But, as SF Weekly noted, a closer look at the data reveals that the DEA has not become less aggressive. Rather, the agency appears to have been more effective by making fewer raids, but arresting more people and seizing more pot.
While the number of busts has decreased by about 22 percent, the amount of marijuana confiscated and the number of arrests made during raids have increased by about that much. In 2010, authorities pulled 7.4 million plants from 2,272 sites, resulting in 1,591 arrests and 59,928 pounds of pot, according to the DEA. In 2012, authorities confiscated 2.08 million plants from 1,784 sites. But the grand pull during those raids was a whopping 2,045 arrests and 64,920 pounds of pot.
As SF Weekly noted, the shift is likely due in part to the DEA’s disbandment of its nearly 30-year-old Campaign Against Marijuana Planting, or CAMP program. Allen St. Pierre, executive director of marijuana policy reform group NORML, told The Huffington Post that he believes technology may be driving the increase in arrests.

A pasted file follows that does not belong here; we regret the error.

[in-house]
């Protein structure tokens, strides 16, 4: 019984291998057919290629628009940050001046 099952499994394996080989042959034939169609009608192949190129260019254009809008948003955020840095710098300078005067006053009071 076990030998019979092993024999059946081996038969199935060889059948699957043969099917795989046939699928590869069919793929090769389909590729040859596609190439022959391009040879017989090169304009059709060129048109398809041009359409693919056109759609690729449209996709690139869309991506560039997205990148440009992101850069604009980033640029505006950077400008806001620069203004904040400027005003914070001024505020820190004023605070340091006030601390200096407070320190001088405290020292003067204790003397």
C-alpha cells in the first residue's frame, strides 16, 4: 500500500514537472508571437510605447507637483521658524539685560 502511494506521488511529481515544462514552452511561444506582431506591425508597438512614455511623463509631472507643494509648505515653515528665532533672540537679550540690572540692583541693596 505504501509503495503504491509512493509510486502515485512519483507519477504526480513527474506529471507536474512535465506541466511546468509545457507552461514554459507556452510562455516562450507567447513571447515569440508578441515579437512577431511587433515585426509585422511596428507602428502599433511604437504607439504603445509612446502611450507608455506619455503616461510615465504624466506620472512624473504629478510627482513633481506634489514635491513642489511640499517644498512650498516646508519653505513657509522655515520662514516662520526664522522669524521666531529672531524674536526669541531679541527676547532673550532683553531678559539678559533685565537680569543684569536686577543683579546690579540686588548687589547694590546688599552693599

“Before, they would get the cannabis, but rarely get any arrests,” St. Pierre explained. “But with new technology — satellites, drones, cameras, etc. — they have a much better opportunity to get a bit of a body count, so to speak.”
A DEA spokesman wasn’t immediately available for comment.
St. Pierre, generally an outspoken critic against the DEA, hailed the agency’s shift.
“This is positive news, but I think it may have more to do with the pressure for forfeiture, which is always in the background for law enforcement. If authorities find assets, cash, etc., they get to largely keep those items through civil forfeiture process,” St. Pierre said. “The real vexation of law enforcement should be drugs like meth. But unfortunately — perversely — they are incentivised by the federal government to go after cannabis. But hopefully this trend will continue and we’ll start to see a real reprioritization.”
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